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by Joanna Cunningham Beautiful innocence

of this responsibility was the cause of immeasurable joy and anticipation bordering on hysteria.

During the weeks leading up to the event, the girls discussed the following: their dresses, their jewellery, their shoes, the sleeves of their dresses, their tiaras, their hair, the horse drawn carriage in which they would travel to the wedding (this later evolved into their unicorn drawn carriage), the thrones on which they would sit, the balcony where the first kiss would take place and finally some discussion was given to whether or not they would be brought on the honeymoon.

My husband, my children and I decamped to Kerry recently for the wedding of close friends. There was much anticipation and excitement particularly in view of the fact that the older two girls were invited to be flower girls. Ordinarily an invitation like this to a four and five year old would be the source of great excitement and indeed it was. However, with the ‘royal wedding’ playing a strong role in the backdrop to the girls’ imaginations, the prospect


With the arrival of October you can see from the garden that autumn is slipping by and that winter is just around the corner. This is a beautiful time of the year with the leaves changing colour, although not everyone will appreciate this as there seems to be constant leaf raking to be done.

Regularly rake up leaves from your lawn to prevent them blocking light and air penetrating through to the grass. Cut back faded perennials and add them


to your compost heap. Any remaining summer bedding plants are best removed and replaced to freshen up your beds. Continue to plant spring flowering bulbs. Don’t neglect your hanging baskets, once they are past their best clear them out and re- plant them with either spring-flowering bulbs, winter heathers, trailing ivies or spring bedding plants. Move tender plants including aquatic ones indoors into the greenhouse or shed. Avoid feeding your plants late in the season as this will encourage soft, sappy growth which is more vulnerable to damage from frost or from wet. Grey mould (Botrytis) can be a problem in wet conditions, remove affected leaves or parts as soon as the symptoms are seen.

This month is your last chance to mow your lawn or trim your hedges to keep them looking tidy over the winter. Digging the soil, especially bare patches or newly cultivated land will expose many pest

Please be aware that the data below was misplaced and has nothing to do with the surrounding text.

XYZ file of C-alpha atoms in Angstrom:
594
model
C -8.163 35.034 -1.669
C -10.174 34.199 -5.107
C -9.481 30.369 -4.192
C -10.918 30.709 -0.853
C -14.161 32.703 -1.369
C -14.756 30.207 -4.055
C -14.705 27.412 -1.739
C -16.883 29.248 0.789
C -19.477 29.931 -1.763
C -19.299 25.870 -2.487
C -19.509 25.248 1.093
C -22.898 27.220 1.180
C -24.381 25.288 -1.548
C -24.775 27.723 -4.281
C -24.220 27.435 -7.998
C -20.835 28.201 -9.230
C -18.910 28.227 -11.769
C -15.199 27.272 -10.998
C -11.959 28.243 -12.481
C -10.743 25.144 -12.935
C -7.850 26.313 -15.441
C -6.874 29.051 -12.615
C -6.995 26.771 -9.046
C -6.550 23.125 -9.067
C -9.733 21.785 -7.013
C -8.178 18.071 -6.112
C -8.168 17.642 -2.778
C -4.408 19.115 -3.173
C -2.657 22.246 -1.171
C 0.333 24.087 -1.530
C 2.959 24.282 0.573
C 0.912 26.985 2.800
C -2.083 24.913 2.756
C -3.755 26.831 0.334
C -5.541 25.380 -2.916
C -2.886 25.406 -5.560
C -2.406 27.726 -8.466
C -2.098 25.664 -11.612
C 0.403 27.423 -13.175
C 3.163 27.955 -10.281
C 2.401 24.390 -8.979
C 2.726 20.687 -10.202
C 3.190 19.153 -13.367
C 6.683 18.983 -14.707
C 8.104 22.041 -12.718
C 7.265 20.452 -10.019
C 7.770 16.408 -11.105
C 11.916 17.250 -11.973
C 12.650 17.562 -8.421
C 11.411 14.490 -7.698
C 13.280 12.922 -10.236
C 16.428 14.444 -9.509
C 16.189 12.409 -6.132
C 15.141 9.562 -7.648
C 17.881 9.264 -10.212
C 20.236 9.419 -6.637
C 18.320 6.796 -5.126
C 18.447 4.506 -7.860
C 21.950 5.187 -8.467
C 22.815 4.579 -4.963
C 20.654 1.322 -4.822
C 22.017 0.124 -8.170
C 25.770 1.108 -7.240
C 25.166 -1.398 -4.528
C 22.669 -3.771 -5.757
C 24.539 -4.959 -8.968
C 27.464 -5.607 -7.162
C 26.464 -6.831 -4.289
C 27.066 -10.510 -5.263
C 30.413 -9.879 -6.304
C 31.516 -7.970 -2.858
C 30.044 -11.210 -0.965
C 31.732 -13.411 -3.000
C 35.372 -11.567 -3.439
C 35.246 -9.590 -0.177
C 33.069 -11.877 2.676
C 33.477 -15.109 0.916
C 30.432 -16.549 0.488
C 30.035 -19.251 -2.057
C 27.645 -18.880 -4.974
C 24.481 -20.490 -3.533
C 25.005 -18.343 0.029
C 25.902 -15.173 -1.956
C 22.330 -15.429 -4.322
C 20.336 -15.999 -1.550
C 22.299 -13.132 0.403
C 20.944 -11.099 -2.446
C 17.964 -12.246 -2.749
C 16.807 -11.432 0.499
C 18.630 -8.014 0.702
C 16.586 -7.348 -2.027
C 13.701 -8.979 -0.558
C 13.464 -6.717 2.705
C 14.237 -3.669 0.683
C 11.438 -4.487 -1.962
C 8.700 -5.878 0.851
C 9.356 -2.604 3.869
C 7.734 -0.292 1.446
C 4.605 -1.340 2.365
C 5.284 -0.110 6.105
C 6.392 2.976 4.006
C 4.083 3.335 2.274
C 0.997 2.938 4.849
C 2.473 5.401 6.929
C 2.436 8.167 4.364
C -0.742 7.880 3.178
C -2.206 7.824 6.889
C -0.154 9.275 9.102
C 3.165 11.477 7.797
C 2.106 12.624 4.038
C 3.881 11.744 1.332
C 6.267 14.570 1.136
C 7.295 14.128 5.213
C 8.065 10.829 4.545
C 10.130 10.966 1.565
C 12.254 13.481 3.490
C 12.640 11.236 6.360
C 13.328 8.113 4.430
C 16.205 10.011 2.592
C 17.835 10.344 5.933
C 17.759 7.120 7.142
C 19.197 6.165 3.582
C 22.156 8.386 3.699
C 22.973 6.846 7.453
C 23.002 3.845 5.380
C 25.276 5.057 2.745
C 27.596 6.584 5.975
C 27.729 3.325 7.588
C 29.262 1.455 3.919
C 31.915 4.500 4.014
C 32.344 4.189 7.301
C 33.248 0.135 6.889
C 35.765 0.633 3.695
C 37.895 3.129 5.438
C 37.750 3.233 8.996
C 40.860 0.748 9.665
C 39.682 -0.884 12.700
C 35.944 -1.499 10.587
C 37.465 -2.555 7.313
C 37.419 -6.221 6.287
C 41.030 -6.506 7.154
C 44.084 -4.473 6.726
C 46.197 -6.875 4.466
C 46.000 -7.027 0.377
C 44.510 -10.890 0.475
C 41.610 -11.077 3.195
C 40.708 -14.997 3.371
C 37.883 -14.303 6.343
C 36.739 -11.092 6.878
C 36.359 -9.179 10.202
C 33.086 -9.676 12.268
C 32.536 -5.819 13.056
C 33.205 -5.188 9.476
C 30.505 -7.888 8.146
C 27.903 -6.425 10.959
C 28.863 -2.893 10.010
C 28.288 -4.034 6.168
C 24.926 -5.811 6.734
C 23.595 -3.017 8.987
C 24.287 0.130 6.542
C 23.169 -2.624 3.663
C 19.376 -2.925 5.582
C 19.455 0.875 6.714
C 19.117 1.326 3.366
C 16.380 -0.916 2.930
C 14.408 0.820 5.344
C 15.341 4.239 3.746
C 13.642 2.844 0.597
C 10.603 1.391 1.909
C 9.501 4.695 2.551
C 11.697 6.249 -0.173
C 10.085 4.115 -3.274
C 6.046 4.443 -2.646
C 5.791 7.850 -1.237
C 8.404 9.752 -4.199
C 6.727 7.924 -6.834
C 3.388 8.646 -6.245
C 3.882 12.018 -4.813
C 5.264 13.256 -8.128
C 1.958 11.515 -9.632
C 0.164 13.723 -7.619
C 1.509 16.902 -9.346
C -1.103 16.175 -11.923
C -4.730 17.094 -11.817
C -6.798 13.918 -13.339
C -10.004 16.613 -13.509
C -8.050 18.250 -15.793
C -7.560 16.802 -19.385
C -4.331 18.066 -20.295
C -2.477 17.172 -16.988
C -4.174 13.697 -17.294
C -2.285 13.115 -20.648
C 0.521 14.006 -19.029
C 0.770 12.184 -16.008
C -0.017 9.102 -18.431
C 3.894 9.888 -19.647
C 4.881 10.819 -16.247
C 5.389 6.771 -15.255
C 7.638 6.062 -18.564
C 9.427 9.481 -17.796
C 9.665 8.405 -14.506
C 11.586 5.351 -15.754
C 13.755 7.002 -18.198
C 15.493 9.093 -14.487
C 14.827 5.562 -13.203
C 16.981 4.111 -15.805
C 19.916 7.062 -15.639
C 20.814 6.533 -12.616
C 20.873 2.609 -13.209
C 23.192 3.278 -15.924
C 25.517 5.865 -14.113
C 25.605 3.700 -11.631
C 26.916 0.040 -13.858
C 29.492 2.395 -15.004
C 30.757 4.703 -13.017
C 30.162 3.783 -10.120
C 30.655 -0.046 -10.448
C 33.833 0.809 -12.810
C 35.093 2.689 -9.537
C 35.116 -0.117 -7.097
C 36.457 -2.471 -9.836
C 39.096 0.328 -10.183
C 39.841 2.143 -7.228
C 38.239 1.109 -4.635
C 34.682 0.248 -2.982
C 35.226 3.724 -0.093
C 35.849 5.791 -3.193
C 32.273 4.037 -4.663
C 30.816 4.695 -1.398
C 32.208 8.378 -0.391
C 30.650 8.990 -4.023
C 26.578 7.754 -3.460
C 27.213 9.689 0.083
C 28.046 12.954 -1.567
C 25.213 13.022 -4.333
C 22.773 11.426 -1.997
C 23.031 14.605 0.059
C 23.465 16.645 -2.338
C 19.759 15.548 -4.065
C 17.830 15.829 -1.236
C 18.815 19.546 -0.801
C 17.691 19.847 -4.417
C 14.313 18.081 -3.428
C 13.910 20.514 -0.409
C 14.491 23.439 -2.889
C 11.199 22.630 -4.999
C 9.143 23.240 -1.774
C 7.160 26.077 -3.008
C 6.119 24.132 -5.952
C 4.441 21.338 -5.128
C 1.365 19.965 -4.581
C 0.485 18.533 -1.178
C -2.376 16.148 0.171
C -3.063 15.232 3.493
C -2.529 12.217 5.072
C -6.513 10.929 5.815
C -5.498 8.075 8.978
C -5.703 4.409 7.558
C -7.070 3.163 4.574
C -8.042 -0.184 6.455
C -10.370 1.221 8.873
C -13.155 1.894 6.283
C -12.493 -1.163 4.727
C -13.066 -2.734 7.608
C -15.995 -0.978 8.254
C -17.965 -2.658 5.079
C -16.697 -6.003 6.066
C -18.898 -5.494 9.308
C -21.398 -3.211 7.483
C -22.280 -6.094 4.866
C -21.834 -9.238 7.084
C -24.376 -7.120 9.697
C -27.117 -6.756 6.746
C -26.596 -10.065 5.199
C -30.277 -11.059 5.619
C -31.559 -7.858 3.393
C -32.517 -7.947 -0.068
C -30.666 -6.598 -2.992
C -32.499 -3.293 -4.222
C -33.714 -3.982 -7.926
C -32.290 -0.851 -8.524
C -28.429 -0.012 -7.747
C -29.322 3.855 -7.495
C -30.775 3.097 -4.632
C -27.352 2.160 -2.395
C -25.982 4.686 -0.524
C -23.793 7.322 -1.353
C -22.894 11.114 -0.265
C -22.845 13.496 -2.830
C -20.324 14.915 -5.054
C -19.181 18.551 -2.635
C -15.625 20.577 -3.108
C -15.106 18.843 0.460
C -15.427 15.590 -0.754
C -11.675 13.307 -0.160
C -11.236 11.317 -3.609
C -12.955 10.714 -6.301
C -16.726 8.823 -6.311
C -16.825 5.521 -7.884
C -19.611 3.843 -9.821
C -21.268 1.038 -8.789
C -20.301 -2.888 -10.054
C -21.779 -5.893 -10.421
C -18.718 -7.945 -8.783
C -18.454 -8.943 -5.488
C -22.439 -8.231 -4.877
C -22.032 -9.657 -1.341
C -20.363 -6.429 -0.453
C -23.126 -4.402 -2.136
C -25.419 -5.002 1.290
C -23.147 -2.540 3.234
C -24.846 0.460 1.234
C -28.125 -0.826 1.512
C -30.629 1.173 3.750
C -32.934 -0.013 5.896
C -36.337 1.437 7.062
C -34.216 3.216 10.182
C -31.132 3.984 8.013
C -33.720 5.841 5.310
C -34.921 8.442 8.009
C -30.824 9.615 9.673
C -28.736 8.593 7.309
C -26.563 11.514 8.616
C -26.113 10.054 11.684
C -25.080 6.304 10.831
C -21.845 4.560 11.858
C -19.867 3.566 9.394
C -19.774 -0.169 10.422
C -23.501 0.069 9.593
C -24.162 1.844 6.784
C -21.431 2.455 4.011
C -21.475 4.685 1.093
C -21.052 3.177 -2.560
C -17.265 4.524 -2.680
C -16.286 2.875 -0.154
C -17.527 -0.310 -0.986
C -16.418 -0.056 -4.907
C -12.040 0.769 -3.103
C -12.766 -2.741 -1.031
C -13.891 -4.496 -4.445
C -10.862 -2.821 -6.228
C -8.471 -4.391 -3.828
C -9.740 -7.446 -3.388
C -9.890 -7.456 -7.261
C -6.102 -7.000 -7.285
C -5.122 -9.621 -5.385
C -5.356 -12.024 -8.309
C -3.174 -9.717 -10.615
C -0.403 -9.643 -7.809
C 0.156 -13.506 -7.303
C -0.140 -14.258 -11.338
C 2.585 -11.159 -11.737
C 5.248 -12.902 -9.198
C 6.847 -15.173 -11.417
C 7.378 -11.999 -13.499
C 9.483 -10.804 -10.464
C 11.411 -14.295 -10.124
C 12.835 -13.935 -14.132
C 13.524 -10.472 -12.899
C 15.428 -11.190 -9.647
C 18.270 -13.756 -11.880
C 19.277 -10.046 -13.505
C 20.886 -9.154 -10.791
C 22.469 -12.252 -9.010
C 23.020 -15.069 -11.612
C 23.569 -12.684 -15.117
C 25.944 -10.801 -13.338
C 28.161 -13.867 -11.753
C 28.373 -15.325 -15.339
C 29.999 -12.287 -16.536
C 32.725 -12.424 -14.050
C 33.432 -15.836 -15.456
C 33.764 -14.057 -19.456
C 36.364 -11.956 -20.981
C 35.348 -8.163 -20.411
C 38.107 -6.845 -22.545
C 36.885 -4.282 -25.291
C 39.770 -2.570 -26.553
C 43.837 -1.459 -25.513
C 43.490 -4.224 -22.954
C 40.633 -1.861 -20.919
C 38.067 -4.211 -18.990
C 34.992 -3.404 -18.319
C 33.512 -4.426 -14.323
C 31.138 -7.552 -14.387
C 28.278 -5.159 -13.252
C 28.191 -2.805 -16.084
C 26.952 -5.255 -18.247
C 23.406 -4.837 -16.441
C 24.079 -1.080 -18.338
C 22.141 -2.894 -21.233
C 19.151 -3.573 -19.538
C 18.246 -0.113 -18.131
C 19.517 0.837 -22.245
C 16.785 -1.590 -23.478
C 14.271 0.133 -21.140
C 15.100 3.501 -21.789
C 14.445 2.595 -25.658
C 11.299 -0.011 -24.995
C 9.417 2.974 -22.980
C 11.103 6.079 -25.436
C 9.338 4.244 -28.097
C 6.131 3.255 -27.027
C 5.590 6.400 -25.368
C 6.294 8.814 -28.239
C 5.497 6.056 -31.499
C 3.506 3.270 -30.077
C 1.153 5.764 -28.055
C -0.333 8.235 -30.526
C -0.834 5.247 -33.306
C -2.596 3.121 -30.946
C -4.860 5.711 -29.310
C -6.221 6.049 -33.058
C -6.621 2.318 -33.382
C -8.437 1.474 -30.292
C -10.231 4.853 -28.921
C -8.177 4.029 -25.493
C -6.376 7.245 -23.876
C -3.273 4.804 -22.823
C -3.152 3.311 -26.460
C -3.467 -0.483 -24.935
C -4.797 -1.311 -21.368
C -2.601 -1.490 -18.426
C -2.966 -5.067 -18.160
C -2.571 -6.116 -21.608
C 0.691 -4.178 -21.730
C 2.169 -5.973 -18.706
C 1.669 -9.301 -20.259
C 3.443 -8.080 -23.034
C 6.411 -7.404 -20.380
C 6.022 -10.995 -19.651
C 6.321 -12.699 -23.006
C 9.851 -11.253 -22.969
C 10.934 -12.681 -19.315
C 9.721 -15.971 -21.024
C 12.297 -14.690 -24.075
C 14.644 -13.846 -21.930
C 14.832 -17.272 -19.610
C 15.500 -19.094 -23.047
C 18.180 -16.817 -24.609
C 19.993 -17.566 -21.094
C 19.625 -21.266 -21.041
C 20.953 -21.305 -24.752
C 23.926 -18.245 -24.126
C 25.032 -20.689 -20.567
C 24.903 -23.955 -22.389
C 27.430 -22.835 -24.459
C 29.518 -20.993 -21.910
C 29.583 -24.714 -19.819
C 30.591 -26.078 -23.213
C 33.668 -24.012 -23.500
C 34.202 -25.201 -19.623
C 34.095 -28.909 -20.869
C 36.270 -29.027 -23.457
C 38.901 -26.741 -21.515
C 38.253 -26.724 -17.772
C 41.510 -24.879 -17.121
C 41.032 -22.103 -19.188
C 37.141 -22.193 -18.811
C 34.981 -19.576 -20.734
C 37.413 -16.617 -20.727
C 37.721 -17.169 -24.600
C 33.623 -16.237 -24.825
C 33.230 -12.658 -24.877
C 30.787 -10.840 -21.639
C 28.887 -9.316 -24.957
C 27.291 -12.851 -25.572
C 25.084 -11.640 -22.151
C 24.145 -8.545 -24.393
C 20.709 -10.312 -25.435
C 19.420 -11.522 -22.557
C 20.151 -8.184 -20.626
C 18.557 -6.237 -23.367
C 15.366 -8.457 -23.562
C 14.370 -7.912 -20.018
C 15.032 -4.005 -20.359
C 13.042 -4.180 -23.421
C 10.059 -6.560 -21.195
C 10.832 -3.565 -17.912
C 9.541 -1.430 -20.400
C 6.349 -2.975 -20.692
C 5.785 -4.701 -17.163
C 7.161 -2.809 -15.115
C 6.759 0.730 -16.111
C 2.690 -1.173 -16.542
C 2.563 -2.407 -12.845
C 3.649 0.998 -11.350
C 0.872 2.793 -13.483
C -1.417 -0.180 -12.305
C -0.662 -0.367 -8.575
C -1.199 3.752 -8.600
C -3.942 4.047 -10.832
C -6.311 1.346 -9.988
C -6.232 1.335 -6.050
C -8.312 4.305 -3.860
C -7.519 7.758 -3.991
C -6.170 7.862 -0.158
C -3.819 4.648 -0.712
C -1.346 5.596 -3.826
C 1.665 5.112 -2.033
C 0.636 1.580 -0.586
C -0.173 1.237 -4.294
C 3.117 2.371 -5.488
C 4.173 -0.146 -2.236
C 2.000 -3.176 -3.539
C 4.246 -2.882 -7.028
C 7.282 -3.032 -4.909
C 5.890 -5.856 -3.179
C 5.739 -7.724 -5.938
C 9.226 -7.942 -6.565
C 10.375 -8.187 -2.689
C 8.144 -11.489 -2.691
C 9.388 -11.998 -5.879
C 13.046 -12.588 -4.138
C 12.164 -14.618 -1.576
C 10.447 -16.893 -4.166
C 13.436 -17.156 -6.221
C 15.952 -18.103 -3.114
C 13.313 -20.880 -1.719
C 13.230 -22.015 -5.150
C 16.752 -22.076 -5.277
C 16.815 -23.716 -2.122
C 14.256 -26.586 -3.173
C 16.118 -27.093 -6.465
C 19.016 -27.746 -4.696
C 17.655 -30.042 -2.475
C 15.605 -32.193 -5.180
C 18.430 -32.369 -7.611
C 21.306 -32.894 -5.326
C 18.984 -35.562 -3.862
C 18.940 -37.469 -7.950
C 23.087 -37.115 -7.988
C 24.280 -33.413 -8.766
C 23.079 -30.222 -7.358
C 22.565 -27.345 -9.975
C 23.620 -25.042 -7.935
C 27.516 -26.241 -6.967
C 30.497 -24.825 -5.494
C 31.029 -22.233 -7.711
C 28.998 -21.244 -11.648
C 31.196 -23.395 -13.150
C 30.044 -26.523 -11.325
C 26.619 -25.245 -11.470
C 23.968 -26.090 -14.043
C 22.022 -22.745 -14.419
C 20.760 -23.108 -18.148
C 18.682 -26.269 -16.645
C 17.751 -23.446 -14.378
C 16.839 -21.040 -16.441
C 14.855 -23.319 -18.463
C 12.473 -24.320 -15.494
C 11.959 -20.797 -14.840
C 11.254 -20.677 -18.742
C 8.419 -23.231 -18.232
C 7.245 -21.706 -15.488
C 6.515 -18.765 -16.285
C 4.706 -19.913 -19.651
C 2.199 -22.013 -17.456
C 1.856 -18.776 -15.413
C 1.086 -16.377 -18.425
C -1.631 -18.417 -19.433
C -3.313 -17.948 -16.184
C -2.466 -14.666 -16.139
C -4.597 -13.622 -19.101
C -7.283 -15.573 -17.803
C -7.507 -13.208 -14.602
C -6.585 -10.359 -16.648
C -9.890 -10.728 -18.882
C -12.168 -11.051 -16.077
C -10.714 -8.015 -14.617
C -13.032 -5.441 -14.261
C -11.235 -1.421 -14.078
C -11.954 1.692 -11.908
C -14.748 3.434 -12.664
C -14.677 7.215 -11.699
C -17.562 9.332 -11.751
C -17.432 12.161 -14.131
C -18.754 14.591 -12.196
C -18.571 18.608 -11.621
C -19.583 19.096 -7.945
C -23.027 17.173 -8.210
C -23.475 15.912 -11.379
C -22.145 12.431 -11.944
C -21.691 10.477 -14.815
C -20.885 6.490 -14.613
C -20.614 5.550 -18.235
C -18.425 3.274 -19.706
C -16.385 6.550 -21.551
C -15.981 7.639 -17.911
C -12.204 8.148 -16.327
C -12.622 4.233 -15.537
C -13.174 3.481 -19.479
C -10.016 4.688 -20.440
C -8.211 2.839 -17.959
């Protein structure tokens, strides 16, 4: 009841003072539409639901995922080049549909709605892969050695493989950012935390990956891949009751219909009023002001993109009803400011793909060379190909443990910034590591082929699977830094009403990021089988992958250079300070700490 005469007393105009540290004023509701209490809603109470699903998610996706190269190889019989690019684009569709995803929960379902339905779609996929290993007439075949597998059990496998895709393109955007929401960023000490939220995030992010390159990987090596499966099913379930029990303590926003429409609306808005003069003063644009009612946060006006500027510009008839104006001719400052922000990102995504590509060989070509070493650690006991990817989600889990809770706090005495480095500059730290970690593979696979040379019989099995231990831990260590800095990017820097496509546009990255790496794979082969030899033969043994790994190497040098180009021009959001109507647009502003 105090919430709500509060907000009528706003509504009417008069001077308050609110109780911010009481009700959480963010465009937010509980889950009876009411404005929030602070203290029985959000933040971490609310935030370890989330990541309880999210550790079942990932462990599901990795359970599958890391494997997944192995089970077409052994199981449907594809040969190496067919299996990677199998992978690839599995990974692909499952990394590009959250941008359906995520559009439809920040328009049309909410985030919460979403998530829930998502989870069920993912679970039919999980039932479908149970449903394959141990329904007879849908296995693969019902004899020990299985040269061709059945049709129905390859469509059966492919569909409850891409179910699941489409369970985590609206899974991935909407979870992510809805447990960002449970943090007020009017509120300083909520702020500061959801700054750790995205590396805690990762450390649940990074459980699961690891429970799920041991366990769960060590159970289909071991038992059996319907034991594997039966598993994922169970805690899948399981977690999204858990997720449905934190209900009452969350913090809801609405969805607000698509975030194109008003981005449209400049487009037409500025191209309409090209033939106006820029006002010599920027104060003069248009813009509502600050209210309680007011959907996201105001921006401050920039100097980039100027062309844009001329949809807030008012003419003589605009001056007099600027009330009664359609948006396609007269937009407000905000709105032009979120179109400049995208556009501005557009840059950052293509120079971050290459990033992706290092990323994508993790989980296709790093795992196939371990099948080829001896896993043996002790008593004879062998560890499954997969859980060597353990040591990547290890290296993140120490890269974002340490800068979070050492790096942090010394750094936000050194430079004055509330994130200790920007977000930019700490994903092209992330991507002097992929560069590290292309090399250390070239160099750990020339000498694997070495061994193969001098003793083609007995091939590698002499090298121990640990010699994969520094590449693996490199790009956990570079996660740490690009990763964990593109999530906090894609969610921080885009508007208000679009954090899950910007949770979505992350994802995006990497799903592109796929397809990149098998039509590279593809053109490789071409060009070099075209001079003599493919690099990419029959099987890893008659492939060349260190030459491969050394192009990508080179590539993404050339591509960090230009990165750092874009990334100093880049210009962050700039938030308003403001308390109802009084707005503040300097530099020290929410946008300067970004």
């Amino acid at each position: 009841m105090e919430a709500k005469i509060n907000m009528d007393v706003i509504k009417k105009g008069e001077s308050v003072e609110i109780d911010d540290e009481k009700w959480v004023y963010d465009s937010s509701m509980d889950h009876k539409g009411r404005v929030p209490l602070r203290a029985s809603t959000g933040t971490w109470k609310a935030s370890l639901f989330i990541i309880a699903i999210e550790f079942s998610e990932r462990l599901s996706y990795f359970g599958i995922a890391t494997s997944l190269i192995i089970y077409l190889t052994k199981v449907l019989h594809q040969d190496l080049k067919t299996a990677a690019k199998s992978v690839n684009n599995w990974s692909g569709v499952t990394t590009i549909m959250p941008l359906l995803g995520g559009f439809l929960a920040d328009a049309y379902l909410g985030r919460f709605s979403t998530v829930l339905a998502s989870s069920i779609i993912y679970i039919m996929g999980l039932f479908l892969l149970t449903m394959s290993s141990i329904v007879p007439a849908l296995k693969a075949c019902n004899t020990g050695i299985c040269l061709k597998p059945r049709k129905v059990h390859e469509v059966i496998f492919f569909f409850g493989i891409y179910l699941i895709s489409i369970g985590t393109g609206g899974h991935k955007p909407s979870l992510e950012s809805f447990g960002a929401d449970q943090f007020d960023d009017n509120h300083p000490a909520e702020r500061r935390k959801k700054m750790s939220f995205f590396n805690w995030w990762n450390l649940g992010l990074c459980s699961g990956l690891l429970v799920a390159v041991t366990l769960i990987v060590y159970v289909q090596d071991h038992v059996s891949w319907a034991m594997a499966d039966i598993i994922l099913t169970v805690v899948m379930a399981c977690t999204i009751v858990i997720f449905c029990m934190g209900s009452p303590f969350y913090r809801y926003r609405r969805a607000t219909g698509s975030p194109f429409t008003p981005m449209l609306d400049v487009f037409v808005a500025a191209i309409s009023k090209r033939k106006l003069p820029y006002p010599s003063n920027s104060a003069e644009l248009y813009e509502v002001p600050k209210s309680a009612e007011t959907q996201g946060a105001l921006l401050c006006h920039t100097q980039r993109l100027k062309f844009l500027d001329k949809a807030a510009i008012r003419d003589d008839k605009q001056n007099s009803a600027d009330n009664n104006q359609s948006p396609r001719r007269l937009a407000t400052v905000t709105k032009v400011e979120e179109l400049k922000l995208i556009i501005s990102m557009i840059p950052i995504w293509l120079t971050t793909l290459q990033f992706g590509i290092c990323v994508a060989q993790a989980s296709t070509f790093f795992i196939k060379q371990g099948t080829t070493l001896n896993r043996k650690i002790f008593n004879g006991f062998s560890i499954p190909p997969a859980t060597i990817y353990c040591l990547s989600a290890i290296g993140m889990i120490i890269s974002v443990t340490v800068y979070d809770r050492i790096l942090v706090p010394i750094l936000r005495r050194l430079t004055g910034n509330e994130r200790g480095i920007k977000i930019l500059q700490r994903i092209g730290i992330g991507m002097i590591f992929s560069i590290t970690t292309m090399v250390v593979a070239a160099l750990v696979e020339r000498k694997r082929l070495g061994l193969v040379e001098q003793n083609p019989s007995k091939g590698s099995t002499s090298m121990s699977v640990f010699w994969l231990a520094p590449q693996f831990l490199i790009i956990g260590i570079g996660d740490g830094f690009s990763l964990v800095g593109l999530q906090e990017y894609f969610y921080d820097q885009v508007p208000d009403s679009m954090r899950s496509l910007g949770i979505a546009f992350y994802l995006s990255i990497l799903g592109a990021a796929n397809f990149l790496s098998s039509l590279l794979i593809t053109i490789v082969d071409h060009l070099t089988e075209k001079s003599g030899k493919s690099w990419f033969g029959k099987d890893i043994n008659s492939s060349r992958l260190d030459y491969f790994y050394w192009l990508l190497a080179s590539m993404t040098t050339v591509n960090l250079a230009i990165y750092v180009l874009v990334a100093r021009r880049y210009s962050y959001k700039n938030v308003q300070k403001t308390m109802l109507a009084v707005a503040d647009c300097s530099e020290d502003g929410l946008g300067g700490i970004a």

The bride, an individual adored by all children, indulged these conversations and perhaps enjoyed the fantasy perspective. The view of her wedding day through the eyes of two tiny girls was, she assured me, a wonderful one. I had to remind her from time to time, though, that reality would have to be communicated to them at some point in case my five year old really did go ahead and Irish dance down the aisle.

In any case, on the morning of the wedding the girls’ grandmother rang to wish them luck. She knew they would be magnificent and impeccably behaved and that she couldn’t wait to see photos of them

in their dresses. “Don’t worry,” my four year old assured her encouragingly, “you’ll be able to see us on telly!”

Suffice it to say I adore the wonder and brilliance which illuminates their view of the world. It is an innocence that should be nurtured along with Santa, the tooth fairy, witches, wizards, magic and mystery. Parents of older children often say, ‘savour this time, it passes in a flash’. This can be a source of anxiety on occasion. Short of stopping the clock I wonder how can we relish and chew on every special moment given that the most amazing thing might happen while emptying the dishwasher or during the school run or while hanging out the clothes or changing a particularly offensive nappy. As the phases pass, though, I realise that with each stage there is a fresh set of funny moments and incidents through which my children reveal themselves and witnessing the blossoming of a person who is your child must be the greatest privilege of all!

Joanna Cunningham is the creator of the

‘SMARTS Programme - an Early Intervention Arts Based Behavioural Support Programme for Junior and Senior Infants’ -

by Martin Doyle October - jobs to do in the garden

larvae and eggs to birds and frosts, as well as clearing weeds and improving soil structure. Don’t leave soil uncovered for too long, however, as it runs the risk of erosion and washing away of valuable nutrients. Black polythene sheeting will protect it in the absence of planting or mulch.

If you have not yet fixed or replaced any

leaking shed roofs, broken glasshouse panes, or worn glazing putty and lost glazing clips, then now is your last chance to do so before the greenhouse is full of tender plants. Consider laying paths or stepping-stones across main routes of access, so that your lawn is not spoiled by treading on it during the winter months. Get your lawnmower, hedge trimmer or any other garden power tools serviced now in preparation for next year.

Home and Garden Creations 087-6524421

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